Unexpectedly Intriguing!
06 June 2017

There is a surprising story that is flying under the radar in almost all of the reporting on the United States' trade with China in April 2017. To see what we mean, here is are some key excerpts from a recent news report following the U.S. Census Bureau's reporting of its foreign trade balance data for the month (emphasis ours):

The U.S. trade deficit widened more than expected in April amid a surge in cellphone imports, suggesting trade could be a drag on economic growth in the second quarter....

Exports to China increased 2.2 percent, but the value of goods shipped to Mexico and Canada dropped 10.3 percent and 9.0 percent, respectively. Exports to Germany tumbled 13.3 percent....

Imports of goods and services increased 0.8 percent to $238.6 billion. Cellphone imports jumped $1.8 billion, accounting for the bulk of the increase in consumer goods imports. Imports of industrial supplies, however, fell $1.5 billion, with crude oil imports declining $1.9 billion.

The country imported 229 million barrels of oil in April, the smallest amount since October 2016. Imports of goods from China jumped 9.6 percent. Imports from Germany fell 4.1 percent.

The politically sensitive U.S.-China trade deficit increased 12.4 percent to $27.6 billion in April, while the trade gap with Germany rose 4.3 percent to $5.5 billion.

We selected these particular excerpts because we want to focus in on two aspects of the reporting.

  • The trade balance between the U.S. and China.
  • Oil imports and exports.

If you read the article in full, you would never know that U.S. exports to China increased in April 2017 by 20.8% over their April 2016 level, which is faster that the 13.6% year over year rate of growth for China's exports to the U.S.

Year over Year Growth Rate of U.S.-China Exchange Rate-Adjusted Trade in Goods and Services, January 1986 through April 2017

Despite the U.S.' faster rate of export growth, the U.S.-China trade deficit widened because the base value of the goods and services that China exports to the U.S. is nearly four times as large as the value of what the U.S. exports to China. If however the U.S. can continue to grow its exports to China at a faster rate than it grows its imports, that gap will narrow.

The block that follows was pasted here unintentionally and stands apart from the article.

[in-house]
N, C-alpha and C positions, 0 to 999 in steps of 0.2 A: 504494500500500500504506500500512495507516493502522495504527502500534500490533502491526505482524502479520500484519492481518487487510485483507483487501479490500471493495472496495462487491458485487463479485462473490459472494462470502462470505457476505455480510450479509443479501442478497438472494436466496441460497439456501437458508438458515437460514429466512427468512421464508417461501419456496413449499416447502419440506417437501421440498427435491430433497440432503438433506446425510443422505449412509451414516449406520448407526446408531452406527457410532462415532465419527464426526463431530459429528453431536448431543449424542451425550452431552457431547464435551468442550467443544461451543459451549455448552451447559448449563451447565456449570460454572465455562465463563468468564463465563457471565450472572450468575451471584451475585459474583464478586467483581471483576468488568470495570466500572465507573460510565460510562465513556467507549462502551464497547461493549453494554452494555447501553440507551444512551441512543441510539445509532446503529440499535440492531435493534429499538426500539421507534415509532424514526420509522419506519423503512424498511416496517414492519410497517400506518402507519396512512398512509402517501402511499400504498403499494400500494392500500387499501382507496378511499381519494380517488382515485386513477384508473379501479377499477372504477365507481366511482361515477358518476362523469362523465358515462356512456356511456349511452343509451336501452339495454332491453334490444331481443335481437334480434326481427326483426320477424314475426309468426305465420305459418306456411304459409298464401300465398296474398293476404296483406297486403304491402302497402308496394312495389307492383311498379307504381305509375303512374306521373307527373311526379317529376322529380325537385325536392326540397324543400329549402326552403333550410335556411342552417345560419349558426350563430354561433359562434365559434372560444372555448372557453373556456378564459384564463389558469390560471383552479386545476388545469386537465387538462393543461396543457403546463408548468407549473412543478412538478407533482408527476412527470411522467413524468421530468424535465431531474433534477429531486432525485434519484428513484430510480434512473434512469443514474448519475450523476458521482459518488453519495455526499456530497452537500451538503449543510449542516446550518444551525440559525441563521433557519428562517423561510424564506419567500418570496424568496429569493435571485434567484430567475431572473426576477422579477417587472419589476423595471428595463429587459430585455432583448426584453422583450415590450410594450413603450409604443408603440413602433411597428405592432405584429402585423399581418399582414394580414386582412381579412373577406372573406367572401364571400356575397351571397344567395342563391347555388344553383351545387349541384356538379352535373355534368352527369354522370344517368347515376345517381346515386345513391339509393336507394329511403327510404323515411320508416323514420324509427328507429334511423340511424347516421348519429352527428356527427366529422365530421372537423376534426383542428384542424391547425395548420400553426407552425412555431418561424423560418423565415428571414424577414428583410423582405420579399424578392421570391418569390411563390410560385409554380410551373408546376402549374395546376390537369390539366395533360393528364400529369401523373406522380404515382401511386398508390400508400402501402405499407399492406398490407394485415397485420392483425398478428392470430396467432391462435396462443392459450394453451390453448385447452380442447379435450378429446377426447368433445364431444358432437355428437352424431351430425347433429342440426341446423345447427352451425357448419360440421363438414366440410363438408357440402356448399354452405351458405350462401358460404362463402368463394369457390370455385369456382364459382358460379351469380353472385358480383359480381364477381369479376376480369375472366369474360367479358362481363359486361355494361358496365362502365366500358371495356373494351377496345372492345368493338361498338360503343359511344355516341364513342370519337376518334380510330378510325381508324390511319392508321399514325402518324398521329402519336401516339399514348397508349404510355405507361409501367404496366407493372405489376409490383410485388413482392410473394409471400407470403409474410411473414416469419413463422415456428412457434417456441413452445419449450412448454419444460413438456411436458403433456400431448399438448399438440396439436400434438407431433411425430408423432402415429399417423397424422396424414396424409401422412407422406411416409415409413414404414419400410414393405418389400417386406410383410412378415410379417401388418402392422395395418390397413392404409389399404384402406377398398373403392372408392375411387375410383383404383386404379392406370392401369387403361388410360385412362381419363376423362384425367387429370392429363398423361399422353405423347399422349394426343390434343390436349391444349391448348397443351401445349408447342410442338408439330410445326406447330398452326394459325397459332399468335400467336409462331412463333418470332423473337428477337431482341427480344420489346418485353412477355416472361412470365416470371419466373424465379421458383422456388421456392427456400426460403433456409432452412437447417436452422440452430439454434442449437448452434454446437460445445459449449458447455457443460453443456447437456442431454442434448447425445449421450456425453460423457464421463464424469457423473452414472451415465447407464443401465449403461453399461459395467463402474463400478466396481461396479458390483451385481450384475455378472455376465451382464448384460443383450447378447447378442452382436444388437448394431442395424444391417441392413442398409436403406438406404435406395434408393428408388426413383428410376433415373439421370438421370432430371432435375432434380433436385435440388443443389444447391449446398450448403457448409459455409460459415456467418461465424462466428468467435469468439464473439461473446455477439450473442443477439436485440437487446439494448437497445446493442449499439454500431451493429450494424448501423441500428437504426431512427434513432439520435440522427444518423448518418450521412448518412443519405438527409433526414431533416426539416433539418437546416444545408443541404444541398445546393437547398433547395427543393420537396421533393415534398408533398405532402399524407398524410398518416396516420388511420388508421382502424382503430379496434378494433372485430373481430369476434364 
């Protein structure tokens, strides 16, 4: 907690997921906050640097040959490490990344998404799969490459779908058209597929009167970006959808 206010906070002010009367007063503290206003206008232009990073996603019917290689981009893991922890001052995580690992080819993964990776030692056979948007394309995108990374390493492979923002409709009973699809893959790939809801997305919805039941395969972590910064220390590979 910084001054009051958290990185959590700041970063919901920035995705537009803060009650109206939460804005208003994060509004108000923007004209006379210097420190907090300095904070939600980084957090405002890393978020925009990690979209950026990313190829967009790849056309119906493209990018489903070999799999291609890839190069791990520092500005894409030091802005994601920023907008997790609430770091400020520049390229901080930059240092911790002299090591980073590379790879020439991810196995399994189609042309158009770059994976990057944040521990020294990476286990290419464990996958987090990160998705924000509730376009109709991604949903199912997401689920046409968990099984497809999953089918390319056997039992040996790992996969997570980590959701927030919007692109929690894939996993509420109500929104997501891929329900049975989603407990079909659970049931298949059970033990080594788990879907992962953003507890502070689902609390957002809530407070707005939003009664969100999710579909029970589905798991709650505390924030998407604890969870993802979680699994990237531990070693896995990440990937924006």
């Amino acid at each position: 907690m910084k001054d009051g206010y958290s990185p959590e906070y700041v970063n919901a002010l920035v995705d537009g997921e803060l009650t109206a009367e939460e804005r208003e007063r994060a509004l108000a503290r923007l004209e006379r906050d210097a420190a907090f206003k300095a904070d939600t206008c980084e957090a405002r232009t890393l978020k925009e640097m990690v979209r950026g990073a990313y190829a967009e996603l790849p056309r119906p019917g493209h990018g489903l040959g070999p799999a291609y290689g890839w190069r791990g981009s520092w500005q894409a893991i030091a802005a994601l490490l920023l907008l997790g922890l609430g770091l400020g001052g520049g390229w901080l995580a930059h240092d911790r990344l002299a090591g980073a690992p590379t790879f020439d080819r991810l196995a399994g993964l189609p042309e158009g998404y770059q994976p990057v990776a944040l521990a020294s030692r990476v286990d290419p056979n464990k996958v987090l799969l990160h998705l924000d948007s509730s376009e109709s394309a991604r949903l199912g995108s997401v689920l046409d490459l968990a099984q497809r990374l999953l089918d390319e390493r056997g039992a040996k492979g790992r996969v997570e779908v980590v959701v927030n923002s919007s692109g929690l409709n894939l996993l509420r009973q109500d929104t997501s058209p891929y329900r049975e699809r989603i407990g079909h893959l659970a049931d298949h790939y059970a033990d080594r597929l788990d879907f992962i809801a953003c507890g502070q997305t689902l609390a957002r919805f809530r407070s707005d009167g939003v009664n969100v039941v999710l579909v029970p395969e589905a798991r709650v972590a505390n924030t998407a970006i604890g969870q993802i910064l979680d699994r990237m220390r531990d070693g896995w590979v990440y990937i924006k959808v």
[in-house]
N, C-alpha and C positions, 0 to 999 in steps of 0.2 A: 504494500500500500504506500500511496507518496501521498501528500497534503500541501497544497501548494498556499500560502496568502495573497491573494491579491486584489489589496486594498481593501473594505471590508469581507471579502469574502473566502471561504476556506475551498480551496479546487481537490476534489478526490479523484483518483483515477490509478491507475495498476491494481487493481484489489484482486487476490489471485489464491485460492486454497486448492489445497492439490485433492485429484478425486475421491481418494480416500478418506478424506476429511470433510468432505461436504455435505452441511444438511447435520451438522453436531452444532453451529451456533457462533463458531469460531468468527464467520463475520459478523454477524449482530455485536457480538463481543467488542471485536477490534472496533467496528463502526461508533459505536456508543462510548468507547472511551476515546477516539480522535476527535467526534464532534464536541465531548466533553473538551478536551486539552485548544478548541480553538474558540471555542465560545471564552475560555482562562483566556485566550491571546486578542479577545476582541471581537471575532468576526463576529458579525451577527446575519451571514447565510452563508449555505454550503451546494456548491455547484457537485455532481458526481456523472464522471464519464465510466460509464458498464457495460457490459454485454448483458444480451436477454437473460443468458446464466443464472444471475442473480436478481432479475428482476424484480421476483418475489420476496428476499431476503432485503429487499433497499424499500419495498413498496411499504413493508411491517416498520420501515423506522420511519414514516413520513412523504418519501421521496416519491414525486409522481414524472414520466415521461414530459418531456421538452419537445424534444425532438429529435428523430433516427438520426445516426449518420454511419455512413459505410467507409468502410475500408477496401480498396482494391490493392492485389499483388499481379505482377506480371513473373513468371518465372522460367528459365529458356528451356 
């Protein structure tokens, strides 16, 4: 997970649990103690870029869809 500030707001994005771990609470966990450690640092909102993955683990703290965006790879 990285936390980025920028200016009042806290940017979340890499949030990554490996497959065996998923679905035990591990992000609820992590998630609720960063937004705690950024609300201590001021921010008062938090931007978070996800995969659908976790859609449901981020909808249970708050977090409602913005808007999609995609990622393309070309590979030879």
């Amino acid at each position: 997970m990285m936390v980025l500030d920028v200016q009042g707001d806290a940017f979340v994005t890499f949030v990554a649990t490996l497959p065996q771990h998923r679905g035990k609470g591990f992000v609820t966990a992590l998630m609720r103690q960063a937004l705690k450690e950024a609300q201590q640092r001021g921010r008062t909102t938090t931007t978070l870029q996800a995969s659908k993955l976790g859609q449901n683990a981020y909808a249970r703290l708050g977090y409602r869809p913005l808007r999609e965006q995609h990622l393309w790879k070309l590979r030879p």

That brings us to oil, which has recently become a major export product for the U.S. economy, where China is becoming a very large consumer. [If you're reading this article on a site that republishes our RSS news feed, please either click here to access a static copy of the interactive image showing the volume of oil exported from the U.S. to China in each month from January 1993 through March 2017 below, or just click through to the version of the article that appears our site.]

If you go back to the article we quoted at the beginning of this analysis, since it only discusses U.S. oil imports without any mention of U.S. oil exports, you might never know that that increased U.S. exports of oil to China accounted for 43% of the $1.2 billion year over year increase in the value of the U.S.' total exports to that nation for April 2017.

And that's the hidden story in U.S.-China trade. In becoming a major oil-exporting nation over the last year, the U.S. has the means to significantly shrink its trade deficit with China, thanks to that nation's growing appetite as the world's largest consumer of petroleum and other hydrocarbon products, where oil has the potential to replace soybeans as the U.S.' top export product to China.

That new trade can also provide a more direct indication of the relative health of China's economy, which we'll explore in greater detail in the future.

Data Sources

U.S. Census Bureau. Trade in Goods with China. Accessed 5 June 2017.

Board of Governors of the Federal Reserve System. China / U.S. Foreign Exchange Rate. G.5 Foreign Exchange Rates. Accessed 5 June 2017.

Energy Information Administration. U.S. Exports to China of Crude Oil and Petroleum Products (Thousand Barrels). [Online Database]. Accessed 5 June 2017.


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